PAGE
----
During his lifetime Lord Lansdowne was blamed for insincerity and duplicity, and he incurred the deepest unpopularity, but the accusations came chiefly from those who were dissatisfied with his preference of principles to party, and if he had had a more unscrupulous regard to his personal ambition, his career as a statesman would have had more outward success. He was cynical in his estimates of character, but no statesman of his time possessed more enlightened political views, while his friendship with those of his contemporaries eminent in science and literature must be allowed considerable weight in qualifying our estimate of the moral defects with which he has been credited.

Family

Lord Lansdowne was twice married:

First to Lady Sophia Carteret (26 August 1745-5 January 1771), daughter of the 1st Earl Granville, through whom he obtained the Lansdowne estates near Bath. They had at least one child:
  • John Henry Petty, 2nd Marquess of Lansdowne (6 December 176515 November 1809), who sat in the House of Commons for twenty years as member for Chipping Wycombe before inheriting his father's marquessate. He married Mary Arabella Maddox (died 24 April 1833), the daughter of Rev. Hinton Maddox and the widow of Duke Gifford, on 27 May 1805; they had no sons.
Secondly to Lady Louisa FitzPatrick (17557 August 1789), daughter of the 1st Earl of Upper Ossory. They had at least two children:

Lord Shelburne's Government, July 1782 – April 1783

Changes
  • January 1783 - Lord Howe succeeds Lord Keppel at the Admiralty.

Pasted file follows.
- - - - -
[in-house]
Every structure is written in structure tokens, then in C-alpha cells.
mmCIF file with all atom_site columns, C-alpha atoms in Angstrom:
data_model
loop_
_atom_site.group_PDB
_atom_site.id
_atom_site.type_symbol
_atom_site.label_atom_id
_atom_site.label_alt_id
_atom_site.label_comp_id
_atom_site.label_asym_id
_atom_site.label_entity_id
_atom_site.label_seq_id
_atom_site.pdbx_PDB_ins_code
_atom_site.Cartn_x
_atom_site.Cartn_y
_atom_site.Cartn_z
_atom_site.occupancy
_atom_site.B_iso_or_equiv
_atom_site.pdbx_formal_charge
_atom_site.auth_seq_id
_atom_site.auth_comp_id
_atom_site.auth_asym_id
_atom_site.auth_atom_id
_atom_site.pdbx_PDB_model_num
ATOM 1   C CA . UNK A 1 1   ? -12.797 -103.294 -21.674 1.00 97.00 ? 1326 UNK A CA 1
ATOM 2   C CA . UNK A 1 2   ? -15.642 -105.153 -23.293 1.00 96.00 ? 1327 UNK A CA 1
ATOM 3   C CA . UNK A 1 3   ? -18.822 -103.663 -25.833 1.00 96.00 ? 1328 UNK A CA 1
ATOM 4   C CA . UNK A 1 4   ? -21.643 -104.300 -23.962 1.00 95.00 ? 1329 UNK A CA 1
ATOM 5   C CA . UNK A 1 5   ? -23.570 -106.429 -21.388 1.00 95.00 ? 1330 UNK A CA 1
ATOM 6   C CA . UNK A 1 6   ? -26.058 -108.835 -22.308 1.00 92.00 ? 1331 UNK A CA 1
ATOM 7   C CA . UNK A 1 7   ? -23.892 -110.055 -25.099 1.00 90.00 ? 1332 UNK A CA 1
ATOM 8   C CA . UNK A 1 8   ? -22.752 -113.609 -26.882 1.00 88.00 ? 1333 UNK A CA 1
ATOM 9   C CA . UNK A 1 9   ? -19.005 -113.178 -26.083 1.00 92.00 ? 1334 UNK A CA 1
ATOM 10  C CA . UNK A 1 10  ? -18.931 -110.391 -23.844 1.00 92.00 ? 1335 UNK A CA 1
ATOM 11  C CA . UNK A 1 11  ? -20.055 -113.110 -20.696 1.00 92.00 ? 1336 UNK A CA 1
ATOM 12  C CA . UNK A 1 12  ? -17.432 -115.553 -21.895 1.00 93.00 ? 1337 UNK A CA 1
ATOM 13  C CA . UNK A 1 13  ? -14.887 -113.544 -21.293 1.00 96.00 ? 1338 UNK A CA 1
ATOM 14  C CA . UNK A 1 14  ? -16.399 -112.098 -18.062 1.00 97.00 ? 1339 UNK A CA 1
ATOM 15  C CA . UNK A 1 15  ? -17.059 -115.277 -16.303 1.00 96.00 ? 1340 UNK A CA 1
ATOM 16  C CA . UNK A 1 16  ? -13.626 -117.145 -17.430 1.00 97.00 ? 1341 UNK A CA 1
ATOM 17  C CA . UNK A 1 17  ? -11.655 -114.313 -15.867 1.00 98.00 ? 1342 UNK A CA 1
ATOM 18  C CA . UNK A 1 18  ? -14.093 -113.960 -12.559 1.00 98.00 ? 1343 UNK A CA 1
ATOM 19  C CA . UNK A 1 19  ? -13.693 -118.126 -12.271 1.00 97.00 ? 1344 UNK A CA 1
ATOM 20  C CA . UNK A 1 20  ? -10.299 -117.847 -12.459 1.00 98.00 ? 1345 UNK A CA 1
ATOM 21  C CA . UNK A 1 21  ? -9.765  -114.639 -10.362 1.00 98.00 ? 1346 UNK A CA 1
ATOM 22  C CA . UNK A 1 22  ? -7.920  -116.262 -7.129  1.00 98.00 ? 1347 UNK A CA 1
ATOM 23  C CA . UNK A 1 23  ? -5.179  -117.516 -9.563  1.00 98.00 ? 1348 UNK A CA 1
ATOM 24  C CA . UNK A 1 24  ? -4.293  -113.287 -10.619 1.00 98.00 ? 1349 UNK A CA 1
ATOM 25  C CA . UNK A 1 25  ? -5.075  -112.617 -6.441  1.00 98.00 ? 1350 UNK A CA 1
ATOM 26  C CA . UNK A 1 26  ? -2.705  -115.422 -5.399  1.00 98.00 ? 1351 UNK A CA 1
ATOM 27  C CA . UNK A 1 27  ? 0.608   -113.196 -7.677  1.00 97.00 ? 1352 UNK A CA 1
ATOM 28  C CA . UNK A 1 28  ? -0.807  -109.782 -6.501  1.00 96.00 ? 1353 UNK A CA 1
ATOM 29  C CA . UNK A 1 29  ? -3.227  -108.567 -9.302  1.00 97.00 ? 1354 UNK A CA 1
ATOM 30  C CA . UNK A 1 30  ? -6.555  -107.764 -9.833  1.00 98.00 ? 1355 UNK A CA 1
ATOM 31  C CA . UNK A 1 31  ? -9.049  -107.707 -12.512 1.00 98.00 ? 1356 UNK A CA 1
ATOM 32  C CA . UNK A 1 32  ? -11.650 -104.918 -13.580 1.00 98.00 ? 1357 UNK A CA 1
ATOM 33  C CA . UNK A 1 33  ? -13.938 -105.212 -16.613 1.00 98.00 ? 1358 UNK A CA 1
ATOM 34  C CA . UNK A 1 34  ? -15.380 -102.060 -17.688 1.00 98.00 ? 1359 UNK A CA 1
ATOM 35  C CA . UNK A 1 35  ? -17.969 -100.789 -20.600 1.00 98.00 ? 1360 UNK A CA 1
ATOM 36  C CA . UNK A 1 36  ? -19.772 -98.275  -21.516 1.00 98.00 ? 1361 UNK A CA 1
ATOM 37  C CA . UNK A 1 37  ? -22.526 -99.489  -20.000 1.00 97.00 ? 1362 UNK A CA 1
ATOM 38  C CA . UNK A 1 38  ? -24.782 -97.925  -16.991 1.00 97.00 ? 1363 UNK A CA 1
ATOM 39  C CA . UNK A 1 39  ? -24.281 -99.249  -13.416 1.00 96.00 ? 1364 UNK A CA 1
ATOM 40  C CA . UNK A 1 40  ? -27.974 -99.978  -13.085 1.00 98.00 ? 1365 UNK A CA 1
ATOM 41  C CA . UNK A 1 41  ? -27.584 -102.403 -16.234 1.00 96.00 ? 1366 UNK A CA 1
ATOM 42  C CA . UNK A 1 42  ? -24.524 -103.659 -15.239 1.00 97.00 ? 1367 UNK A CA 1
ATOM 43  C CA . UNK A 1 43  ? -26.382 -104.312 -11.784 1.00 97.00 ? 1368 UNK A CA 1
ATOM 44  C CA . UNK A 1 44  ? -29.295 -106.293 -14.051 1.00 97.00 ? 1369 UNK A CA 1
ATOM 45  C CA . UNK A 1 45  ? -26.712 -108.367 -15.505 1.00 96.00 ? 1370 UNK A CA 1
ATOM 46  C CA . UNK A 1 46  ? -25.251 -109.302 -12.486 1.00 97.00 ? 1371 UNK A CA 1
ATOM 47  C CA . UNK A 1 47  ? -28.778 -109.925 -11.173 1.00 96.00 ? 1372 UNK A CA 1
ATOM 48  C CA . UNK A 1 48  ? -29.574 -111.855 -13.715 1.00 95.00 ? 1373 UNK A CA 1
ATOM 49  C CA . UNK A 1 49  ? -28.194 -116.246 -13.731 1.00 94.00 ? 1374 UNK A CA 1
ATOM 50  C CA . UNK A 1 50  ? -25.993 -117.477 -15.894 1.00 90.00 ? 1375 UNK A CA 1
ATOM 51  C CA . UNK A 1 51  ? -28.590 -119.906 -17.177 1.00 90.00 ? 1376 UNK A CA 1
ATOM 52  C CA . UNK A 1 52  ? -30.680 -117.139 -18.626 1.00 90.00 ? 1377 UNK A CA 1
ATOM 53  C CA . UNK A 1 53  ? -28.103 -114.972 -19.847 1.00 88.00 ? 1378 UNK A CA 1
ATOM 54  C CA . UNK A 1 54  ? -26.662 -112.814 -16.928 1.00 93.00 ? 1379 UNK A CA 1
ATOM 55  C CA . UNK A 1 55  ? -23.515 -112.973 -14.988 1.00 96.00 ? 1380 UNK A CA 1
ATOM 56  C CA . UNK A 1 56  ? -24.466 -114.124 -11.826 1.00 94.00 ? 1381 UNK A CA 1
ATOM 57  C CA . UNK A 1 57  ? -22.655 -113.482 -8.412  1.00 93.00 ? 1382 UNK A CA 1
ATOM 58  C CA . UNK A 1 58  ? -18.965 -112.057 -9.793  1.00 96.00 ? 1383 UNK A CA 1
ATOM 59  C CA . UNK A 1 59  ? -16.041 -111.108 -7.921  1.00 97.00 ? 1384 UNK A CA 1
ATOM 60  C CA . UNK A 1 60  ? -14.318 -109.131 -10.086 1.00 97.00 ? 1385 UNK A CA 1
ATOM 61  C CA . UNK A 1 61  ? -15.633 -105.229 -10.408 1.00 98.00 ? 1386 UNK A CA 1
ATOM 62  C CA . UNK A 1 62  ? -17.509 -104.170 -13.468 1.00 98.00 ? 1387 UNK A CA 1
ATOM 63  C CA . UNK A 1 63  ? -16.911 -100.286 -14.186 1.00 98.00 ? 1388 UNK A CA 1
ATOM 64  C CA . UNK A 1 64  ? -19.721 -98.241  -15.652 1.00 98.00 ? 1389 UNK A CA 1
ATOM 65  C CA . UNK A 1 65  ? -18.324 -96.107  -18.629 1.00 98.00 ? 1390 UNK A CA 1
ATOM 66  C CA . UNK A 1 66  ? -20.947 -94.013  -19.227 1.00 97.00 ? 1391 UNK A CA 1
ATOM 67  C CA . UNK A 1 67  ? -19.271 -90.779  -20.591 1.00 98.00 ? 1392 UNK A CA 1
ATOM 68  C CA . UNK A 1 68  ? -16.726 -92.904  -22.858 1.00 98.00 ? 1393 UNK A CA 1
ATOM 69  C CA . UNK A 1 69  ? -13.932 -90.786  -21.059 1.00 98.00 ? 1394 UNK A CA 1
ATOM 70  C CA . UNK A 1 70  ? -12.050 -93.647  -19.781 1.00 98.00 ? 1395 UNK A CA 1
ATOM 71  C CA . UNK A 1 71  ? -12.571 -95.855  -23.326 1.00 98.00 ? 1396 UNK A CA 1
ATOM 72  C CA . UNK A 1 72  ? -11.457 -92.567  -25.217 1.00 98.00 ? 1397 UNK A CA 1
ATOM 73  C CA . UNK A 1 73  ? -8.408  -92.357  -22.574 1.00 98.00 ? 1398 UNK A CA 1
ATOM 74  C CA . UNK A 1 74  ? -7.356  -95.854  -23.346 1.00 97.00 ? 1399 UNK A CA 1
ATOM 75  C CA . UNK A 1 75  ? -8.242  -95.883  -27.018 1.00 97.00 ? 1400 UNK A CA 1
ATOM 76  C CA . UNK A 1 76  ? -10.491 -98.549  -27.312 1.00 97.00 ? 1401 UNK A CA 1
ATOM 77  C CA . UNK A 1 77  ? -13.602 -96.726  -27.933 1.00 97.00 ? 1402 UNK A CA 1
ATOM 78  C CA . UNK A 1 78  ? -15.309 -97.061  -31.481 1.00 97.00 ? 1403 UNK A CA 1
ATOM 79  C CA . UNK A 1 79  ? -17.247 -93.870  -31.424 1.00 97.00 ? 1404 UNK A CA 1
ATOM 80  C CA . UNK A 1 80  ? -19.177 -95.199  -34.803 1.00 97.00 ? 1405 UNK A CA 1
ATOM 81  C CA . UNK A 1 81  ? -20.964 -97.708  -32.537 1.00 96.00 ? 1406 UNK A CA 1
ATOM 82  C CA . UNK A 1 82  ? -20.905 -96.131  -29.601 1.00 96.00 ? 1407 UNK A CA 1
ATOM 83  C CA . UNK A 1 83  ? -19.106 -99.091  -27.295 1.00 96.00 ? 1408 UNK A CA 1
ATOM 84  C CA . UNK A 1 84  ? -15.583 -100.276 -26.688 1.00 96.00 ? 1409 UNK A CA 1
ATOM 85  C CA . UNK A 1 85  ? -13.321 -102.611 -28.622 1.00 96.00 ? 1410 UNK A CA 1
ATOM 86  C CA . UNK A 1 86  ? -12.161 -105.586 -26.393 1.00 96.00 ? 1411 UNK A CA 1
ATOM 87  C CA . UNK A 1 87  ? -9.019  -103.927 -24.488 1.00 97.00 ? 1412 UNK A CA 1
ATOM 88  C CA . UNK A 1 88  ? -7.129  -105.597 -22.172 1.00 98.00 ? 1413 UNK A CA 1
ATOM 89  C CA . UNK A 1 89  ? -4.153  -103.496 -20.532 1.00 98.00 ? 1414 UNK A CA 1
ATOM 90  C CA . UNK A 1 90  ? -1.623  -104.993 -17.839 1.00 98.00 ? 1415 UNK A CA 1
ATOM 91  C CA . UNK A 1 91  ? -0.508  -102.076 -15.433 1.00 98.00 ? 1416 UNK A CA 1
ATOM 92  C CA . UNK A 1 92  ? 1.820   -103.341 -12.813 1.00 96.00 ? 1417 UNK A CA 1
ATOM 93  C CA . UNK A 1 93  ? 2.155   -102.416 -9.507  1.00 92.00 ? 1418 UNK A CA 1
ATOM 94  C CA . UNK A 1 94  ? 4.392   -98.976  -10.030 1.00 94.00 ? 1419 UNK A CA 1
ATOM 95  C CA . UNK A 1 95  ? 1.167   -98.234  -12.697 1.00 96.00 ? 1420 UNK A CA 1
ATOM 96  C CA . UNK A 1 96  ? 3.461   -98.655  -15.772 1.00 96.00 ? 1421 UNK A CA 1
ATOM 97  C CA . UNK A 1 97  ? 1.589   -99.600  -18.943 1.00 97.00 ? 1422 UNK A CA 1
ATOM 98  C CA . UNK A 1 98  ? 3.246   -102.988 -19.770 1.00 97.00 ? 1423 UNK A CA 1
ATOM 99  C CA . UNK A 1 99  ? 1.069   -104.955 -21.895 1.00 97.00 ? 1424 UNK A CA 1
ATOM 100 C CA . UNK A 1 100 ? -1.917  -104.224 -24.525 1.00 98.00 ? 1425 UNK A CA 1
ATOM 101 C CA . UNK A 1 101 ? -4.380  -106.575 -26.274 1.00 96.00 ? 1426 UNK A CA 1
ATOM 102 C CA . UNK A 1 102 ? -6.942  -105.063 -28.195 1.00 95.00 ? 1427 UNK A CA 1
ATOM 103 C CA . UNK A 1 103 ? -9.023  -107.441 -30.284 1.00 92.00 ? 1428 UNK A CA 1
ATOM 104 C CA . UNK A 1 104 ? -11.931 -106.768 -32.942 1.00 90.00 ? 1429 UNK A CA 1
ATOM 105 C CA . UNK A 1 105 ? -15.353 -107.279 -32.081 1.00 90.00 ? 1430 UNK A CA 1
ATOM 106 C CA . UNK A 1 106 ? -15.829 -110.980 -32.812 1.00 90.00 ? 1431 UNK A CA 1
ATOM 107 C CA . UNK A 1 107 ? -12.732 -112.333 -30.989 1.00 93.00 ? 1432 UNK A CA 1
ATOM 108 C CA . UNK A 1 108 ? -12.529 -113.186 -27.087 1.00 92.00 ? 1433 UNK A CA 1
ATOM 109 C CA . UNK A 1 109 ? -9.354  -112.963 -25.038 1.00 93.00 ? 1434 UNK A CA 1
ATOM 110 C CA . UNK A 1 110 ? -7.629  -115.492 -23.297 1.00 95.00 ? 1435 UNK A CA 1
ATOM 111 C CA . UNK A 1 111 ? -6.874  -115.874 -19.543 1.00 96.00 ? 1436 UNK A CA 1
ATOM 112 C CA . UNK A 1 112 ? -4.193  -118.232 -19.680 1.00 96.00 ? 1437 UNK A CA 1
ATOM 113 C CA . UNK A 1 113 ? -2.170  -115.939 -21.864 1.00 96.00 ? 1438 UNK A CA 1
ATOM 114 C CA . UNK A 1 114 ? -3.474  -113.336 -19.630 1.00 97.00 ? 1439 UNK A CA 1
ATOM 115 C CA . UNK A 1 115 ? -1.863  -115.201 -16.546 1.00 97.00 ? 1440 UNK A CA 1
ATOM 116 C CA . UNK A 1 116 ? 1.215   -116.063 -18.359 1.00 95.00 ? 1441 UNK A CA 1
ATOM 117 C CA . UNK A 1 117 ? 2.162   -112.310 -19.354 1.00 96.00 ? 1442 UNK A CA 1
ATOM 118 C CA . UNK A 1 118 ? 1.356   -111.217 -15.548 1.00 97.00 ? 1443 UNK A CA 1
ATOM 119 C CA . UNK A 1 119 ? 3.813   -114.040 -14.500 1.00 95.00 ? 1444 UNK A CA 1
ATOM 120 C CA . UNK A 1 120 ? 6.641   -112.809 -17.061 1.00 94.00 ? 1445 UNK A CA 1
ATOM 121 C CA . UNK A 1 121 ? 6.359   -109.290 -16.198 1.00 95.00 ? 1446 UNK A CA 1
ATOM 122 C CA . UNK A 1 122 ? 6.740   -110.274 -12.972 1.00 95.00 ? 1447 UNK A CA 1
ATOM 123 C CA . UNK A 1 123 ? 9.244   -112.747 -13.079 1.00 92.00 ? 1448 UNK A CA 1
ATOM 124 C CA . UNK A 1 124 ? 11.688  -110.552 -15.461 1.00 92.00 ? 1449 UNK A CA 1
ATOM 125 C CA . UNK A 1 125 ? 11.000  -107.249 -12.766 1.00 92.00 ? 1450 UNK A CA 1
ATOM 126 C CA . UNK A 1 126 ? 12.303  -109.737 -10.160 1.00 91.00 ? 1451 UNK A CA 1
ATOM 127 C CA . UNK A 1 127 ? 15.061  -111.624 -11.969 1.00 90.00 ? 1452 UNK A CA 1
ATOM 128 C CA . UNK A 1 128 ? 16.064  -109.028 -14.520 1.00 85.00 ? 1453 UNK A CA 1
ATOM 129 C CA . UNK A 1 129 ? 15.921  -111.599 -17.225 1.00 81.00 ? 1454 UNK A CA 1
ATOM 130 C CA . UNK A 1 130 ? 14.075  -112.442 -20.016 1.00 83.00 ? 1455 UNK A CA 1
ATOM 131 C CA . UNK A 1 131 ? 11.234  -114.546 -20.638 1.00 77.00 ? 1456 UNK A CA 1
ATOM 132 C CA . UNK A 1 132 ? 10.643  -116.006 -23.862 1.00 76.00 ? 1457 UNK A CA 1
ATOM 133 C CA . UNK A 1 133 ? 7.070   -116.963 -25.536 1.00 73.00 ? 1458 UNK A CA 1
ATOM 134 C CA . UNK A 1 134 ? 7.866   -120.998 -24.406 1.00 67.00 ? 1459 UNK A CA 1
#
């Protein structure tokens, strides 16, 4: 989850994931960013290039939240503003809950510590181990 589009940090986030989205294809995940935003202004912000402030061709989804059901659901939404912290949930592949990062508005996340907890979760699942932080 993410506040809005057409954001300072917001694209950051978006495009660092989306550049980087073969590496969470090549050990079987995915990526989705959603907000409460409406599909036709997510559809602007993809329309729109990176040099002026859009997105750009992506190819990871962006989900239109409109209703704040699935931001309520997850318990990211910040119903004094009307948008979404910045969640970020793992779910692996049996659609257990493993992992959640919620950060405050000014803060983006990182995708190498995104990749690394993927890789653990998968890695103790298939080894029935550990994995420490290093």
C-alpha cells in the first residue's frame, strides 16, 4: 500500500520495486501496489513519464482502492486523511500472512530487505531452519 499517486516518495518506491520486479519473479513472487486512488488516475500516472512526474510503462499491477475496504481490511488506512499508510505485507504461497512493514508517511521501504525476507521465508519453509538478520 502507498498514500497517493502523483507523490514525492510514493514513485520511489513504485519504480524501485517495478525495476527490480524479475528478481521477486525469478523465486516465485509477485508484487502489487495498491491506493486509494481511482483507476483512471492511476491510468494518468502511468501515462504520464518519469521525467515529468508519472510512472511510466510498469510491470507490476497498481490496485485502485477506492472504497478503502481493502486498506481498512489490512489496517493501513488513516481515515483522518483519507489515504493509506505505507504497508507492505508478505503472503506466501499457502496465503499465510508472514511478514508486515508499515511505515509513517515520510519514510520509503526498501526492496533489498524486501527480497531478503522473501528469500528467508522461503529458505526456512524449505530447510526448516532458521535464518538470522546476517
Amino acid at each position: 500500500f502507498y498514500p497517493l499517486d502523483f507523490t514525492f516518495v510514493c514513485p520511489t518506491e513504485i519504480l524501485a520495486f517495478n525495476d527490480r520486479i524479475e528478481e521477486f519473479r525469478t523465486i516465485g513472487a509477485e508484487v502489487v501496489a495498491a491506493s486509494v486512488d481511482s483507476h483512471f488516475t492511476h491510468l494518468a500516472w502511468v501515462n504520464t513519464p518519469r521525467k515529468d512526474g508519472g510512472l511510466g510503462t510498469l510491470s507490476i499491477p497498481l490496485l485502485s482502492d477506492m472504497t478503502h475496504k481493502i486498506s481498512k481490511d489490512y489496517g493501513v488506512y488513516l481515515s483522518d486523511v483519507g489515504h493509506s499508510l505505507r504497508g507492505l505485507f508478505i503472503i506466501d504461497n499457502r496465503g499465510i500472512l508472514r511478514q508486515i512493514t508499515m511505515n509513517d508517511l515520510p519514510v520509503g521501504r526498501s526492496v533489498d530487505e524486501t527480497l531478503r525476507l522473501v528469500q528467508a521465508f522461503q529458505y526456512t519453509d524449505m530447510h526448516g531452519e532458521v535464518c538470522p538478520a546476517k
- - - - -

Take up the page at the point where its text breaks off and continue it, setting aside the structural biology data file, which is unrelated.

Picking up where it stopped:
Titles from birth to death

  • Mr. William FitzMaurice (1737-1751)
  • Mr. William Petty (1751)
  • The Hon. William Petty (1751-1753)
  • Viscount FitzMaurice (1753-1760)
  • Viscount FitzMaurice, MP (1760-1761)
  • The Rt. Hon. The Earl of Shelburne (1761-1763)
  • The Rt. Hon. The Earl of Shelburne, PC (1763-1782)
  • The Rt. Hon. The Earl of Shelburne, KG, PC (1782-1784)
  • The Most Hon. The Marquess of Lansdowne, KG, PC (1784-1805)

See also

References

1. ^ Childhood in the remotest parts of the south of Ireland probably refers to the family estates in County Kerry. The Pettys owned the Lansdowne Estates in the Kenmare area in South Kerry and the Fitzmaurice estates were in the Lixnaw area in North Kerry.

External links

Political offices
Preceded by
Charles Townshend
First Lord of Trade
1763
Succeeded by
The Earl of Hillsborough
Preceded by
The Duke of Richmond
Secretary of State for the
Southern Department

1766 – 1768
Succeeded by
The Viscount Weymouth
Preceded by
The Earl of Hillsborough
as Secretary of State
for the Southern Department
Home Secretary
1782
Succeeded by
Thomas Townshend
Preceded by
The Marquess of Rockingham
Prime Minister of Great Britain
4 July 1782 – 2 April 1783
Succeeded by
The Duke of Portland
Leader of the House of Lords
1782 – 1783
Parliament of Great Britain (1707–1800)
Preceded by
The Earl of Shelburne
Edmund Waller
Member of Parliament for Wycombe
with Edmund Waller 1760–1761
Robert Waller 1761

1760 – 1761
Succeeded by
Robert Waller
Isaac Barré
Peerage of Great Britain
New titleMarquess of Lansdowne
1784 – 1805
Succeeded by
John Petty
Preceded by
John Petty
Earl of Shelburne
1761 – 1805



Sir William Petty (May 27 1623 – December 16 1687) was an English economist, scientist and philosopher. He first became prominent serving Oliver Cromwell and Commonwealth in Ireland.
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Thomas Fitzmaurice, 1st Earl of Kerry (1668 - 16 March 1741) was the son of William FitzMaurice, 20th Baron of Kerry and Lixnaw, and Constance Long.